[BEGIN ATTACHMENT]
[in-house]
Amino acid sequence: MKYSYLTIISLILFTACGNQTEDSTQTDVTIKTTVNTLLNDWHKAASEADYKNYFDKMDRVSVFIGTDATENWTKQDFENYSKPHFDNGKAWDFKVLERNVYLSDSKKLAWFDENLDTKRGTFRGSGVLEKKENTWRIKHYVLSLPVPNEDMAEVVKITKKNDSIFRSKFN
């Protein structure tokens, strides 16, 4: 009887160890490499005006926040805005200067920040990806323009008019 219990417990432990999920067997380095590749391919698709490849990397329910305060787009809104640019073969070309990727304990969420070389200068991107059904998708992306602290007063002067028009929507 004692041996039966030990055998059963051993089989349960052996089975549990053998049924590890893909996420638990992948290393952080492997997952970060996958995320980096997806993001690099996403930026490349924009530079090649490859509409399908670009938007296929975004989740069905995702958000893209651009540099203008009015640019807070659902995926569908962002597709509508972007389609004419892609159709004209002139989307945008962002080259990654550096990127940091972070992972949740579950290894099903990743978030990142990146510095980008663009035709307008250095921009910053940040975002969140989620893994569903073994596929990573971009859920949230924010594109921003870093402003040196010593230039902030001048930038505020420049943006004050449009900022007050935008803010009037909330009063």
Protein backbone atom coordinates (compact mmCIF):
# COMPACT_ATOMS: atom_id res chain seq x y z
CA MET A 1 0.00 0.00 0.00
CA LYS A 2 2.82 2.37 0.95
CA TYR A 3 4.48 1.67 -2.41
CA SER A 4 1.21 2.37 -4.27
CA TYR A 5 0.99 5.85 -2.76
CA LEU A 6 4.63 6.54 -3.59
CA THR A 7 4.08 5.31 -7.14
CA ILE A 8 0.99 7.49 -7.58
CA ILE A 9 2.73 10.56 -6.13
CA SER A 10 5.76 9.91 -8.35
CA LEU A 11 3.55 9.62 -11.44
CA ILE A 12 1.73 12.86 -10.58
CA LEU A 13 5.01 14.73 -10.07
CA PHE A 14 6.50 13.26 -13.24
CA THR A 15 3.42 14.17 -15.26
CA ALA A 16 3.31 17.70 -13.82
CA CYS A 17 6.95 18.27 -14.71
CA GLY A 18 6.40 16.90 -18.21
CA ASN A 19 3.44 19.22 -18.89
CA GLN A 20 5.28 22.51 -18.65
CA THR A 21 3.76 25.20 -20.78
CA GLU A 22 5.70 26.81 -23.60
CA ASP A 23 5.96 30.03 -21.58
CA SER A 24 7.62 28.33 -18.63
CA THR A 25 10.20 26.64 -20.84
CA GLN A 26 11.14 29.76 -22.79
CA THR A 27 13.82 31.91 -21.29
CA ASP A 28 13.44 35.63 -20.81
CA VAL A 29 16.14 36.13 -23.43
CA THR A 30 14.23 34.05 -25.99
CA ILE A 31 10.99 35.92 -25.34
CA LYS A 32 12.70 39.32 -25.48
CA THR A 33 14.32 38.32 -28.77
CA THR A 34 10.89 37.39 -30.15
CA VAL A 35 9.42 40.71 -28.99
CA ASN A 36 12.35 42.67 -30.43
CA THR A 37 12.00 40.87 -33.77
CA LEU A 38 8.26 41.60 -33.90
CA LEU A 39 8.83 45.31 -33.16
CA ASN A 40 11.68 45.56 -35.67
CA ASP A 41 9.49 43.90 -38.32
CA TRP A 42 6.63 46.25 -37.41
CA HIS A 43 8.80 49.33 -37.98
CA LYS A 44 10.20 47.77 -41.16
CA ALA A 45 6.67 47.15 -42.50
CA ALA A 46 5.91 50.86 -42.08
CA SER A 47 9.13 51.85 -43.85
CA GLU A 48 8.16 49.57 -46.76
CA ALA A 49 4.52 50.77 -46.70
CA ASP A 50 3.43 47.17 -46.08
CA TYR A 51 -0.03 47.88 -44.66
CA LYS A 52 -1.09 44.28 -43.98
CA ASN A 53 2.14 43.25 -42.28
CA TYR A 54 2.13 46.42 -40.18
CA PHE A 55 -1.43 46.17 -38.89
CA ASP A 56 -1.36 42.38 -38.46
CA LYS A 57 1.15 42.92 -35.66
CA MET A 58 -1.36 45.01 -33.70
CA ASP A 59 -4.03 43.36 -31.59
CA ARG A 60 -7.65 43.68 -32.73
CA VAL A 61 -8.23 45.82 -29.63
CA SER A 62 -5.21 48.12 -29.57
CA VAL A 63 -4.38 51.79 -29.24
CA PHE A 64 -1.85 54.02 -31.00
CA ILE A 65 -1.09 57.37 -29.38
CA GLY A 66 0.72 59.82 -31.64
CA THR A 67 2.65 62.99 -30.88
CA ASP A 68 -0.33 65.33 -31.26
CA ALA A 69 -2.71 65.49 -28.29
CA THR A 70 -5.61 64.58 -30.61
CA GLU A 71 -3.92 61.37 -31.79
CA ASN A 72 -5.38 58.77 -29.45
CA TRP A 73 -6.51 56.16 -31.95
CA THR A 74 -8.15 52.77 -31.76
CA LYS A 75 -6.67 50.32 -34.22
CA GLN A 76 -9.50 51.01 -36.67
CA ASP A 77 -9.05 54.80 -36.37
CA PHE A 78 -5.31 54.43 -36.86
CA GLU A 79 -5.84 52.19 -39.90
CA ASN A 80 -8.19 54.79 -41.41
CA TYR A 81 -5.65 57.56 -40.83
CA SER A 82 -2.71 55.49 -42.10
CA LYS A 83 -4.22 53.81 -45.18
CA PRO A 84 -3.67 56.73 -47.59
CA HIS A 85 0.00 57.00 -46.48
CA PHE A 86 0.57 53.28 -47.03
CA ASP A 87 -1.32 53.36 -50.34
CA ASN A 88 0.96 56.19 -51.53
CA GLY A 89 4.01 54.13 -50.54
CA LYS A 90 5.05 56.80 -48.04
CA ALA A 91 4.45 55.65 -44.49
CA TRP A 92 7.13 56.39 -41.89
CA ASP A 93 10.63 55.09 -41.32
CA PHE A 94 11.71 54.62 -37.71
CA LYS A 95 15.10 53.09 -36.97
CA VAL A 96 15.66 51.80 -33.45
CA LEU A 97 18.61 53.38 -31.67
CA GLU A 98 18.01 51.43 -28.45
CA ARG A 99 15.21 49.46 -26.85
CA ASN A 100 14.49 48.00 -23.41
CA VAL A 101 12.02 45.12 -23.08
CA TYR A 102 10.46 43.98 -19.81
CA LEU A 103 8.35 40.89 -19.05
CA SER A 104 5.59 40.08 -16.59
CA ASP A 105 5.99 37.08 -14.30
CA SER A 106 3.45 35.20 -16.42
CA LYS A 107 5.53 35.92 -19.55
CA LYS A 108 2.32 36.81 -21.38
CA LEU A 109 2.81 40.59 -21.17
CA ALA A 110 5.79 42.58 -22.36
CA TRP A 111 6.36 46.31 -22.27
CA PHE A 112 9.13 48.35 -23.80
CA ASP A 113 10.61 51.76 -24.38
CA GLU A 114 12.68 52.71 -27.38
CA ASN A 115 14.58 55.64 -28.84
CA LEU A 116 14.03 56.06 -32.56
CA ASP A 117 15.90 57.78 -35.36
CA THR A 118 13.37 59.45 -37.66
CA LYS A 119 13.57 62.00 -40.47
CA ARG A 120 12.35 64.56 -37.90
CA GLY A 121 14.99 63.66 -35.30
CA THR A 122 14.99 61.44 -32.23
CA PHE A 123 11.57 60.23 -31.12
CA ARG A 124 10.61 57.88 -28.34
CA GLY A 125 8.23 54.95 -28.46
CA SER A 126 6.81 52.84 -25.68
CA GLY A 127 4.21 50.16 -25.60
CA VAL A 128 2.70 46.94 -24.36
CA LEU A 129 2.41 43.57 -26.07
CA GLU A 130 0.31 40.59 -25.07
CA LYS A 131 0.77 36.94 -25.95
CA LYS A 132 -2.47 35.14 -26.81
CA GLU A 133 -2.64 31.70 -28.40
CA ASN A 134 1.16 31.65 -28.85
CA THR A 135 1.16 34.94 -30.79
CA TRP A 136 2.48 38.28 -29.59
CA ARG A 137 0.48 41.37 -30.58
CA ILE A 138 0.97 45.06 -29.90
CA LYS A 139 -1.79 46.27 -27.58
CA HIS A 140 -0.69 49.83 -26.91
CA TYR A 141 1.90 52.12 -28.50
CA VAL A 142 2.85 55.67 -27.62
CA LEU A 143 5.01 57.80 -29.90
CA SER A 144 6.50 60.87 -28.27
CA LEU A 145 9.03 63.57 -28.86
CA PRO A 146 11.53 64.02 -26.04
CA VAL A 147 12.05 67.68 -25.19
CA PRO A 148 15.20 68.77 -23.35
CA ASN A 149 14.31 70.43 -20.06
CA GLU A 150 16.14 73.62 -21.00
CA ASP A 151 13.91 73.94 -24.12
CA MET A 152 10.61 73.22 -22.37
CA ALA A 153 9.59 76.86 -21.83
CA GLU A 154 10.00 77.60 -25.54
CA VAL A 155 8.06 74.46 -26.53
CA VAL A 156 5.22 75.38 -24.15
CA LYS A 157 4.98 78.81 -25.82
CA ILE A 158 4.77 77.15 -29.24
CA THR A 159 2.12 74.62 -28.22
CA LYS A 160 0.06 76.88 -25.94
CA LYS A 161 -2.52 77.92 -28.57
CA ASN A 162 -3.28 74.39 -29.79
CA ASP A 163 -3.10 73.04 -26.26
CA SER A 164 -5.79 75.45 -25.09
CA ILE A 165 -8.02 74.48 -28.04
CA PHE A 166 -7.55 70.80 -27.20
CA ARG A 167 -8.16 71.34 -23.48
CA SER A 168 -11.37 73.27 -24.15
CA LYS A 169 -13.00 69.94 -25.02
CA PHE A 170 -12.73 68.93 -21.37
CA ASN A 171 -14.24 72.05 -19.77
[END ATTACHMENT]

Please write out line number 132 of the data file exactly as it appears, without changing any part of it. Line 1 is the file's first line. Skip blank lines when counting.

CA GLY A 127 4.21 50.16 -25.60